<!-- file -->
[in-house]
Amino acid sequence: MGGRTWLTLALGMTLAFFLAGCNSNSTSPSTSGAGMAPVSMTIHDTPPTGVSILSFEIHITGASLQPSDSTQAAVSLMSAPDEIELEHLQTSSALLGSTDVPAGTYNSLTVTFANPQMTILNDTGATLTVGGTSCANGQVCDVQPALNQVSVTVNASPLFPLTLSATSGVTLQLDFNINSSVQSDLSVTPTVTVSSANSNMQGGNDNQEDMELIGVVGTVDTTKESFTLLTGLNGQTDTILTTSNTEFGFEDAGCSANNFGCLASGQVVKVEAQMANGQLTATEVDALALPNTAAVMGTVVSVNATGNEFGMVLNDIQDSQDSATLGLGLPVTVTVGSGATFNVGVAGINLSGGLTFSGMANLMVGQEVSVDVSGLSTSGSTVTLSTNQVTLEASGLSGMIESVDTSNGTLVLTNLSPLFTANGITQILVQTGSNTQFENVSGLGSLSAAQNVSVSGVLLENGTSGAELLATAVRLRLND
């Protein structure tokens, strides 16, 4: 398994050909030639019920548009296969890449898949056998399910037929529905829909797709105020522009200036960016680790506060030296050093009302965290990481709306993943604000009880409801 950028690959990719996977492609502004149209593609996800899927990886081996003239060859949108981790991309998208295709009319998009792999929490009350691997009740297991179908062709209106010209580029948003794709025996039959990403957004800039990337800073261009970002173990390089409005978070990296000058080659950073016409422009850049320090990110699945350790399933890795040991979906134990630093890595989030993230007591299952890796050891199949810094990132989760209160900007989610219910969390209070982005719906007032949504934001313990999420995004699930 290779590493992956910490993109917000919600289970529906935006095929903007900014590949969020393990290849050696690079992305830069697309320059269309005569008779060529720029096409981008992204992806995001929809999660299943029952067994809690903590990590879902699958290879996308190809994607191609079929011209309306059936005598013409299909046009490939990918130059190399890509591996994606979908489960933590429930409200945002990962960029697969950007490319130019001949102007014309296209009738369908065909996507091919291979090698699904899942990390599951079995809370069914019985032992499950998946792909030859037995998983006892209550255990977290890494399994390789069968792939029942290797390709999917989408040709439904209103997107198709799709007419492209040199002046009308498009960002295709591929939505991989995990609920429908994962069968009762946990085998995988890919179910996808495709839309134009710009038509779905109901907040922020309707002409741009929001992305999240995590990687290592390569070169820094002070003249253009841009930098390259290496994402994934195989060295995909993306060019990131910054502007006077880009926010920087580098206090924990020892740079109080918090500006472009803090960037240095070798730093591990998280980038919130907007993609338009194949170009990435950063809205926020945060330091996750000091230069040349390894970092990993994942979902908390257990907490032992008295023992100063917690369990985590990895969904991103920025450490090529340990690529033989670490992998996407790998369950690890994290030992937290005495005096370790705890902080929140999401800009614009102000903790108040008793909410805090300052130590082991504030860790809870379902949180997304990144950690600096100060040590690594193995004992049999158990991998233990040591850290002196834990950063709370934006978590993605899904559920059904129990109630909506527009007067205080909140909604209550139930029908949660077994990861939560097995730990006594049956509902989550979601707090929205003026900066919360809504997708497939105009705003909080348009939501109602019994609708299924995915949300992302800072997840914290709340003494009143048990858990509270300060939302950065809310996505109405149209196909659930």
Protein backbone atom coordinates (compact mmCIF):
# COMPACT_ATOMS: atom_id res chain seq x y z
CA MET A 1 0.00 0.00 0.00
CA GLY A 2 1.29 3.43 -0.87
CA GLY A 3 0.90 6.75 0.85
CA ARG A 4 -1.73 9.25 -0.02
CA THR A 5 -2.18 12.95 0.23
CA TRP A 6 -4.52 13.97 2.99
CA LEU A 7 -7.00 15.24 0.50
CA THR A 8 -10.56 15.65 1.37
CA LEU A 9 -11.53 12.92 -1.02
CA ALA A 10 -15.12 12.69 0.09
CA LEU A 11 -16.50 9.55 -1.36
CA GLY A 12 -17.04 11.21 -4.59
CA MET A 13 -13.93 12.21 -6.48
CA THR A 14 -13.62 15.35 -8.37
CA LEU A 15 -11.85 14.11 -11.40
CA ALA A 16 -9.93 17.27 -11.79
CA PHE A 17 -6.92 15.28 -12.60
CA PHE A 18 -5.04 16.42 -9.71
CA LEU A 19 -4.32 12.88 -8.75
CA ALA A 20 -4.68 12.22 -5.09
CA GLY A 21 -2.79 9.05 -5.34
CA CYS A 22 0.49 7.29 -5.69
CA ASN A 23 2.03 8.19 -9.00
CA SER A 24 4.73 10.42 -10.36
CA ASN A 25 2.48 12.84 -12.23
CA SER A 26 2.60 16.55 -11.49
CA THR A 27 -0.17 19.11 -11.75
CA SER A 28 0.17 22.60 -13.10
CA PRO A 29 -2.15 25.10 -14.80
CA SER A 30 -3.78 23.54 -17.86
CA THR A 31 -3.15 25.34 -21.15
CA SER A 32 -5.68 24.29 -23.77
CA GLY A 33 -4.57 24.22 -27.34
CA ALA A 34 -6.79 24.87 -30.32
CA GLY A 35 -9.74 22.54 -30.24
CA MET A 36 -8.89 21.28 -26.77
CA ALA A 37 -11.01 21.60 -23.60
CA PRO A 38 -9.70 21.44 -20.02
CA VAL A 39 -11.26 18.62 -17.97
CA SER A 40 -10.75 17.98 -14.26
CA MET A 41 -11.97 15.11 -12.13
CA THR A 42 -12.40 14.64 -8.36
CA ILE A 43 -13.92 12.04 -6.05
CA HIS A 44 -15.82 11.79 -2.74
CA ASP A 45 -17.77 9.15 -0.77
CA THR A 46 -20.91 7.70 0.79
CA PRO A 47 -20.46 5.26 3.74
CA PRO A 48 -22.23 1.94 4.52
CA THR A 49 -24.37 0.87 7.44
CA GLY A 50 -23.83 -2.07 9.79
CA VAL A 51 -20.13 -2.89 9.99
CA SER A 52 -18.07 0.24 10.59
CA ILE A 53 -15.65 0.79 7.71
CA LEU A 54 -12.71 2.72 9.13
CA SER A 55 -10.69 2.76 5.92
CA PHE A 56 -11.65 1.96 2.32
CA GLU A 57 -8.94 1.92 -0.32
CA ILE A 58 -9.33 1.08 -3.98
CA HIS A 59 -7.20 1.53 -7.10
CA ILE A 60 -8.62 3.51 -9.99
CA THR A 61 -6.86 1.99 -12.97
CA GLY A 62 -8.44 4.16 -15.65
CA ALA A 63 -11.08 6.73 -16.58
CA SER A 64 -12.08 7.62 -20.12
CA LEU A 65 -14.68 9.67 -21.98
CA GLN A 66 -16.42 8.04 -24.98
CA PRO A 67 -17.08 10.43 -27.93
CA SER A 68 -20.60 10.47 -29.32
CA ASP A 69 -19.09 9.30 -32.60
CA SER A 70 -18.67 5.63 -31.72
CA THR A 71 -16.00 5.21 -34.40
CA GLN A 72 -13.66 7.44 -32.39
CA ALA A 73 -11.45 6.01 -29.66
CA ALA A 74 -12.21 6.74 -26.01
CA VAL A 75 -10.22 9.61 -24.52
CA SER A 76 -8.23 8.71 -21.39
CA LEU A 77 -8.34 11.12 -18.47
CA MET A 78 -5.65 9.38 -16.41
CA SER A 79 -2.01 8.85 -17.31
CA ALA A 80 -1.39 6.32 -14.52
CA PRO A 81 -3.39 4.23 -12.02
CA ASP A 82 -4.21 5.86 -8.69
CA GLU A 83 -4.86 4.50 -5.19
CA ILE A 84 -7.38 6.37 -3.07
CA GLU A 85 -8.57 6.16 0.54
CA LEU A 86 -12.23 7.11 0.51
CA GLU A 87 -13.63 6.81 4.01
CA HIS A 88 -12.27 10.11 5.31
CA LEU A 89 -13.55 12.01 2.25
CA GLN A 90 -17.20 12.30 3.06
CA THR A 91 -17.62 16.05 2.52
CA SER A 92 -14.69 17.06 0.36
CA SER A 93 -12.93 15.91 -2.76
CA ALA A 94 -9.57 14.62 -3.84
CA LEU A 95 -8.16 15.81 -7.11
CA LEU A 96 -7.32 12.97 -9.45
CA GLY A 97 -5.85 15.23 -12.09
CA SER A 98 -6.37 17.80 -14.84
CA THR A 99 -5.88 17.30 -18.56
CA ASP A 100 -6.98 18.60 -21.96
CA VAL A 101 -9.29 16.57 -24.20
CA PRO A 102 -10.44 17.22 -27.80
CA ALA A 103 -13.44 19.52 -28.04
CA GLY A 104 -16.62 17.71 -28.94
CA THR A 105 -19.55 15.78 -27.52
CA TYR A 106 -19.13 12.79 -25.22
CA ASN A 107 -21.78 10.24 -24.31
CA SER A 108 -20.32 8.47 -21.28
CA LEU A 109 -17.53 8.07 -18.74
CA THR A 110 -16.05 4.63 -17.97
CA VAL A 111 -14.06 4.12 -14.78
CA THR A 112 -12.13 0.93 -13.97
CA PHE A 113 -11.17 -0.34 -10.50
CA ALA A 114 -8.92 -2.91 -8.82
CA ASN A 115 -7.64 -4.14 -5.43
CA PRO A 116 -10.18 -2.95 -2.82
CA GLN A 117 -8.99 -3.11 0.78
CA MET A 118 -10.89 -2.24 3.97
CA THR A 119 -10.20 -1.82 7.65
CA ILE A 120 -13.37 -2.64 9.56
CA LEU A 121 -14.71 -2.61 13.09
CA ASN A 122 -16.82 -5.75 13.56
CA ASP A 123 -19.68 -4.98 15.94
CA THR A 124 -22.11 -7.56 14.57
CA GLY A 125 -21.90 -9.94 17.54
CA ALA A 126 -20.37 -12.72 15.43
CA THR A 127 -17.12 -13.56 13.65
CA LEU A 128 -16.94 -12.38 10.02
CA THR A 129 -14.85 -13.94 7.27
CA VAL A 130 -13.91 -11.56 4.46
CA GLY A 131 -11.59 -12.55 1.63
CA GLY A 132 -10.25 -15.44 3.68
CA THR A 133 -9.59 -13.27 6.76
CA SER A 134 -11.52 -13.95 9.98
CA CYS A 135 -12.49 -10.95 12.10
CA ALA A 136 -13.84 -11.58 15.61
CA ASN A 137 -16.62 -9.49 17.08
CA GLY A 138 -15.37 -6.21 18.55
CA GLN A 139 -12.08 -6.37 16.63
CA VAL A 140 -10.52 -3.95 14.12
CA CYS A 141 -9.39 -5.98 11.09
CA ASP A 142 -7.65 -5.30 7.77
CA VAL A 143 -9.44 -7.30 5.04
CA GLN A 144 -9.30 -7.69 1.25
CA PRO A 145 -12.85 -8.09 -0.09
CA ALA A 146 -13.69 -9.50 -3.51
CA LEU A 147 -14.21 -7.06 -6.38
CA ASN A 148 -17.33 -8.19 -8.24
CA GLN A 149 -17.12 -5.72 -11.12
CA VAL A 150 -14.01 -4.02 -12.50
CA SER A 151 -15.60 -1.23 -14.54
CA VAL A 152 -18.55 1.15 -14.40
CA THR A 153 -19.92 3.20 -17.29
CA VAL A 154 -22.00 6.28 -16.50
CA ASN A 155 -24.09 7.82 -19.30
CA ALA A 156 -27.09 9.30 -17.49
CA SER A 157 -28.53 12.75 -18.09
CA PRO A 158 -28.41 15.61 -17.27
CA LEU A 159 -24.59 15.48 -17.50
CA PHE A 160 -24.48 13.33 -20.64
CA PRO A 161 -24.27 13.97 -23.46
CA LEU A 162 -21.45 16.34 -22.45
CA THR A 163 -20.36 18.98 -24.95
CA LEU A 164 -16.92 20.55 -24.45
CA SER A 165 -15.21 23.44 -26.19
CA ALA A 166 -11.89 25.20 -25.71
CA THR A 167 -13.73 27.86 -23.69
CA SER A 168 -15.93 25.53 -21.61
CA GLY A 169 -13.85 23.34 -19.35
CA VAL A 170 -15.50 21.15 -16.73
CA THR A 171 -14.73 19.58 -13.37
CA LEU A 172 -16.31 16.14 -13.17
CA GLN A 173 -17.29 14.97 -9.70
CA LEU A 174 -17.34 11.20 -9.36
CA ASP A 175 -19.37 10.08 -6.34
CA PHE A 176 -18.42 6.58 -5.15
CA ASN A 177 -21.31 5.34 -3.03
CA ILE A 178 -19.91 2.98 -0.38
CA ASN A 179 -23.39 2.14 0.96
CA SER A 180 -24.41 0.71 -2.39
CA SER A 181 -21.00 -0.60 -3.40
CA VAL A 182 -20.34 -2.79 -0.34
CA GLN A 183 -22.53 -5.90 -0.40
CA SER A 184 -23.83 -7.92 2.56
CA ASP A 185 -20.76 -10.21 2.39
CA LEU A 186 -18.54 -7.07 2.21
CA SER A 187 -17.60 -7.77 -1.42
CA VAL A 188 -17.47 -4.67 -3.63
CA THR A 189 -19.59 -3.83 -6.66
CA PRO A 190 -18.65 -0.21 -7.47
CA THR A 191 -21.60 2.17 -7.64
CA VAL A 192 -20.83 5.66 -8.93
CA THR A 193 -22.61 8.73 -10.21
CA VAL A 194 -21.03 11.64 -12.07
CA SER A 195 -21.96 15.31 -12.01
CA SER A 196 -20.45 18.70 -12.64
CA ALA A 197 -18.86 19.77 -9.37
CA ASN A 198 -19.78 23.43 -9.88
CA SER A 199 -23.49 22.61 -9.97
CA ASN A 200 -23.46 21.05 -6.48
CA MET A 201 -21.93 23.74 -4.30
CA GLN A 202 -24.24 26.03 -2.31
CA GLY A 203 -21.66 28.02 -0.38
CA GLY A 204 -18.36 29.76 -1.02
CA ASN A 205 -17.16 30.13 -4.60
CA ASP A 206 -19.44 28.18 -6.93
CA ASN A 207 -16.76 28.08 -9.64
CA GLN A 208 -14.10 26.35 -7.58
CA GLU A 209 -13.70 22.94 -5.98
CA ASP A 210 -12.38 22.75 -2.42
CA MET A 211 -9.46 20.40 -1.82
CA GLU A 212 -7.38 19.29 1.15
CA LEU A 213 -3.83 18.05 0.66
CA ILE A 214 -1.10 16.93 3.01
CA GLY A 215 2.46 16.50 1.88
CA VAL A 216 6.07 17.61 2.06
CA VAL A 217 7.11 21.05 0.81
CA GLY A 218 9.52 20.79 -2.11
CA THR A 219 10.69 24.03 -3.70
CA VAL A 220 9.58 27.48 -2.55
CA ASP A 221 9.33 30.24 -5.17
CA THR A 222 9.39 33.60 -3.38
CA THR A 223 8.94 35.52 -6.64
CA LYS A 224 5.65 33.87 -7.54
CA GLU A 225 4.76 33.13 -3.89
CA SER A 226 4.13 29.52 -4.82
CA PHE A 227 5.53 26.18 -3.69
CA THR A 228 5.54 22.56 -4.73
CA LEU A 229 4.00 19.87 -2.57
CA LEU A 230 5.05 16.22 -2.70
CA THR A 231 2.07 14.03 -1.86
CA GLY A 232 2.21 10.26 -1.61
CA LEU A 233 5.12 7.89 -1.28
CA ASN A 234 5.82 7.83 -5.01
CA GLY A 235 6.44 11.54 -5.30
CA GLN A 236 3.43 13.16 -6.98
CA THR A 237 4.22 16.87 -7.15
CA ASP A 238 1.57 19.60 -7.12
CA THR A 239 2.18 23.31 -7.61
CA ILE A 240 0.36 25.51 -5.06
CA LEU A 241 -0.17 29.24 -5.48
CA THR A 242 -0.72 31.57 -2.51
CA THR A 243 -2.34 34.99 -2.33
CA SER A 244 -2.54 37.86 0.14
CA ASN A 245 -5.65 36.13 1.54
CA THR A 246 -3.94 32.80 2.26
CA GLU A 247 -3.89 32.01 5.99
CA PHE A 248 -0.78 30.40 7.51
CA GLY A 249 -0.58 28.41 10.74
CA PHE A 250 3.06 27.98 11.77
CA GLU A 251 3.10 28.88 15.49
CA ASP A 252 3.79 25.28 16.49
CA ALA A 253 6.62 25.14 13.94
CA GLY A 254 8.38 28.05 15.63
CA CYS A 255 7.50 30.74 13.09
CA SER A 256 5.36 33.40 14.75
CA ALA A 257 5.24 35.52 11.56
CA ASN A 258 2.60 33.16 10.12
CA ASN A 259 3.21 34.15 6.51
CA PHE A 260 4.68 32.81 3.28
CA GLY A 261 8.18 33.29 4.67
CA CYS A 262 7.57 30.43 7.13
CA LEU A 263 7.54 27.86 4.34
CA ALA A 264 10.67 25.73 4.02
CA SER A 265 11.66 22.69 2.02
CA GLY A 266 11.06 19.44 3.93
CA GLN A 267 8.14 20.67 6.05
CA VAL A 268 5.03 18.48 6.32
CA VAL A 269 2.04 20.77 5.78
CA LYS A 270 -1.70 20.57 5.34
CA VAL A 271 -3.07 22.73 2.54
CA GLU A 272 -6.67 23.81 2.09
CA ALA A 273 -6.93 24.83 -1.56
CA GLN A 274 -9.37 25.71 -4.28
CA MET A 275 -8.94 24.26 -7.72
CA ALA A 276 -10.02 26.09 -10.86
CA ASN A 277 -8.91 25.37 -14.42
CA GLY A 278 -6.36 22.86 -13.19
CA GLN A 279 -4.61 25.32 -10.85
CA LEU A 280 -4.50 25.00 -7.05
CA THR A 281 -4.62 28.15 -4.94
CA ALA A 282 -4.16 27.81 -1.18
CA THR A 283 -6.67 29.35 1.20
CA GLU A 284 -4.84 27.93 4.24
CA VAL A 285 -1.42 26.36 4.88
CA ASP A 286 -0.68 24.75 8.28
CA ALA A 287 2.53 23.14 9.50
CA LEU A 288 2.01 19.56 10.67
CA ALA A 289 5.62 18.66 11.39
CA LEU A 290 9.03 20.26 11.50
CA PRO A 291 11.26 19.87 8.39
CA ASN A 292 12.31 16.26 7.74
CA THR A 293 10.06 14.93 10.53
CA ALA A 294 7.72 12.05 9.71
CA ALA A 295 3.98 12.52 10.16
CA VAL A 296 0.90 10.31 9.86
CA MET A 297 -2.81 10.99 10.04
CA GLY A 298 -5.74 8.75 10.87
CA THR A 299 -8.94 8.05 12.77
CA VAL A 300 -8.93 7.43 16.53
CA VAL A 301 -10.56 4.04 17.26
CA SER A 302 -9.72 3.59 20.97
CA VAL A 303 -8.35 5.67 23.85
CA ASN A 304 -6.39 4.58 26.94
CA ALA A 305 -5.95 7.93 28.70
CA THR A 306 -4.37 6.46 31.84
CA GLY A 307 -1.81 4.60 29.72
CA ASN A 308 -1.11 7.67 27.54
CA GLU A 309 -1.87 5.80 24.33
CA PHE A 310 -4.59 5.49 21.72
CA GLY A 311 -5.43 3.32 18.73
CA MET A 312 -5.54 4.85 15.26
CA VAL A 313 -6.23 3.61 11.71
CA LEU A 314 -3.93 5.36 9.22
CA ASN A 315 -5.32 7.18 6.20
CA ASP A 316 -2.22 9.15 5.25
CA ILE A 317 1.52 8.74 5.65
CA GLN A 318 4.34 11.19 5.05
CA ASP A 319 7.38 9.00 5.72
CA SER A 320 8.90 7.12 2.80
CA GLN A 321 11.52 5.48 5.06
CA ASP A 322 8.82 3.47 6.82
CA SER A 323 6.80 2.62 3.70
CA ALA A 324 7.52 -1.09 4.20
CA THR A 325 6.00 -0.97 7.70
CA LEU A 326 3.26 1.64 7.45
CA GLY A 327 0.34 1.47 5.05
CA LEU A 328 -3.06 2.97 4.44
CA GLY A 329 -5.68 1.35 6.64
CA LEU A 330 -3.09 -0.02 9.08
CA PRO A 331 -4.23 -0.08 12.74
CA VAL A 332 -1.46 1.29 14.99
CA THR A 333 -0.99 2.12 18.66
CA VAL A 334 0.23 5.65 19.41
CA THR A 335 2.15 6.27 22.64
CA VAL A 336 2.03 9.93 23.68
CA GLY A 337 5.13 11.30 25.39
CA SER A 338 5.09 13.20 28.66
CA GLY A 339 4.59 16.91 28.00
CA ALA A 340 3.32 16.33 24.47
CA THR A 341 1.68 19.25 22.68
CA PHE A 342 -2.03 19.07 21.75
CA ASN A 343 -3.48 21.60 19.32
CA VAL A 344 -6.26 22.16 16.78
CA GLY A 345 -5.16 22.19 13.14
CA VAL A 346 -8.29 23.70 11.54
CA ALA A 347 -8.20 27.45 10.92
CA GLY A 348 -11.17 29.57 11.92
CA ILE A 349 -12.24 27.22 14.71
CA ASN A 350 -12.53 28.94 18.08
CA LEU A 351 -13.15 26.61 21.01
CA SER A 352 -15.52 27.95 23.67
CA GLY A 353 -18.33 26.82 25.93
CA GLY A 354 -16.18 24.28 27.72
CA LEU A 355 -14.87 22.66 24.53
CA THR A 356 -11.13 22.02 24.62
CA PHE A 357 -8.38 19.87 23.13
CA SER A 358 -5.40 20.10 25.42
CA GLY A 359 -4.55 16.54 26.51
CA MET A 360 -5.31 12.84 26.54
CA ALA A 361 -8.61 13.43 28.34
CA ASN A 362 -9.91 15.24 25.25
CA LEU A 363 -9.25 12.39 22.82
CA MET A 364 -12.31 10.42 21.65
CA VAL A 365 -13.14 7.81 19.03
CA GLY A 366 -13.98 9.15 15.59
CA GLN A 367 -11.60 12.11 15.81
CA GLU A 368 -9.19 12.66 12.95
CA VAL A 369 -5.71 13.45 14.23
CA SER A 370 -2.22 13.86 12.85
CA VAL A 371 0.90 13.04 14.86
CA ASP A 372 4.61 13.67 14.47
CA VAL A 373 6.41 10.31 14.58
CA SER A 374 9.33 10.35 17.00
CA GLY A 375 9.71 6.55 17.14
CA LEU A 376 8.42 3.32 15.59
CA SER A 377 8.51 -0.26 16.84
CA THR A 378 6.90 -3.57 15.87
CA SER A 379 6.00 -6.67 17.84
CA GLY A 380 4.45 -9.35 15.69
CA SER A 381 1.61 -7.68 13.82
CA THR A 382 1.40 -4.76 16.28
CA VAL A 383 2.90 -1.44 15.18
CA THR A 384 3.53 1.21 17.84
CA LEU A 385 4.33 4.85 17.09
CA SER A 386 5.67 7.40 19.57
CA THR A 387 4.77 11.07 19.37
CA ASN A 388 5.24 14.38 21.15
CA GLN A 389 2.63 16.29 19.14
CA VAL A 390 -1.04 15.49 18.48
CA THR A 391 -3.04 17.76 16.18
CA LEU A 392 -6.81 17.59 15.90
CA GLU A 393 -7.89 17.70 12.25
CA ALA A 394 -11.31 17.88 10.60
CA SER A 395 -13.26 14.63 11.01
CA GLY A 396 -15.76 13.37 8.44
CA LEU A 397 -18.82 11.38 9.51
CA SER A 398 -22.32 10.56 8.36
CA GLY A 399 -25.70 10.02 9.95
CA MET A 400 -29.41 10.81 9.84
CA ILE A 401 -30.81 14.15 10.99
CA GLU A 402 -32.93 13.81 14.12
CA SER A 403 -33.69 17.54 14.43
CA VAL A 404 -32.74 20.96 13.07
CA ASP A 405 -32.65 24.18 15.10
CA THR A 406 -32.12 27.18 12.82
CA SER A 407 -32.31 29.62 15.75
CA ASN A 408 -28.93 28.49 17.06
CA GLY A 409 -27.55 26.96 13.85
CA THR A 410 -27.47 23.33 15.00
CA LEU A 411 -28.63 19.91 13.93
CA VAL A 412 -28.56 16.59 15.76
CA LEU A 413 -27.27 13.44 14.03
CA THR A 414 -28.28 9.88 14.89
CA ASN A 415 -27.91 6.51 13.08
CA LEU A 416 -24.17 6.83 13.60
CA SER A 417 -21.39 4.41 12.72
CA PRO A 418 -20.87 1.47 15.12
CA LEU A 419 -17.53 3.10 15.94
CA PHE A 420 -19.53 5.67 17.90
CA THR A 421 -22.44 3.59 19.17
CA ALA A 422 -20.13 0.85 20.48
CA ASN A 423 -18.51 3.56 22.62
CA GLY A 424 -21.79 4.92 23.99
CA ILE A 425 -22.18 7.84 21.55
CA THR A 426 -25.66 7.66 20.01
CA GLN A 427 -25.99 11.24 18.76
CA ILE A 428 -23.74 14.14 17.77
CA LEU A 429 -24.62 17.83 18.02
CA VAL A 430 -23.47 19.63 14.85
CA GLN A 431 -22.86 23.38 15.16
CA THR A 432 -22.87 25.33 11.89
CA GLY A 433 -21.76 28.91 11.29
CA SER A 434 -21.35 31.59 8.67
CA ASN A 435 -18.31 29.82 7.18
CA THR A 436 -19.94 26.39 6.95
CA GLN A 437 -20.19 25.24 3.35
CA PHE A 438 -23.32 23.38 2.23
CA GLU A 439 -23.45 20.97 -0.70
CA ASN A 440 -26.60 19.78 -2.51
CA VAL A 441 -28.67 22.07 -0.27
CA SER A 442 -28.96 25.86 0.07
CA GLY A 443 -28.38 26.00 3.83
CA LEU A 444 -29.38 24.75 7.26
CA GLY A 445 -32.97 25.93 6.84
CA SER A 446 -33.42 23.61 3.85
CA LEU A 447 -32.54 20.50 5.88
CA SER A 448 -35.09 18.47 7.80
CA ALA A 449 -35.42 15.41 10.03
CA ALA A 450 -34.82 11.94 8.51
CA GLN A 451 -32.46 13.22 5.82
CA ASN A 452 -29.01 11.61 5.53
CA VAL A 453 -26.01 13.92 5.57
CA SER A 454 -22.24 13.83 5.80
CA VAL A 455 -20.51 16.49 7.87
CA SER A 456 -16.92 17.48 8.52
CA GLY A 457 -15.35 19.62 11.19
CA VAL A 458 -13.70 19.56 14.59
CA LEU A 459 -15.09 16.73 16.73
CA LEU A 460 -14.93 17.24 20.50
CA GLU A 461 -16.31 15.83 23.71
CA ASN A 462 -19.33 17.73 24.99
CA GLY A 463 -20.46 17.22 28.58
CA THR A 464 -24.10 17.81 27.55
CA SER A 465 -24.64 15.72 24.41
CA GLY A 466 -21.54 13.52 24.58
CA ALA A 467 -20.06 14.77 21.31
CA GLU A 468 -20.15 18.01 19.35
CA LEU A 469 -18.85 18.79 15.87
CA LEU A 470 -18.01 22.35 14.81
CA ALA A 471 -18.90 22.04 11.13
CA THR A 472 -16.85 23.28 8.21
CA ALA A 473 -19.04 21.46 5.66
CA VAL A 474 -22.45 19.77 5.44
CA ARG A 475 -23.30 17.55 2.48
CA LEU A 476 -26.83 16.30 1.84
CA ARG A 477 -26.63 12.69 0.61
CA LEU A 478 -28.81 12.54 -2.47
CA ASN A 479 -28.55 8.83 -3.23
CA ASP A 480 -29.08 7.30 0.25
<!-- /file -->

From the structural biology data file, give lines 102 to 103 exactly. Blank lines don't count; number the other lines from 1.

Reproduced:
CA GLY A 97 -5.85 15.23 -12.09
CA SER A 98 -6.37 17.80 -14.84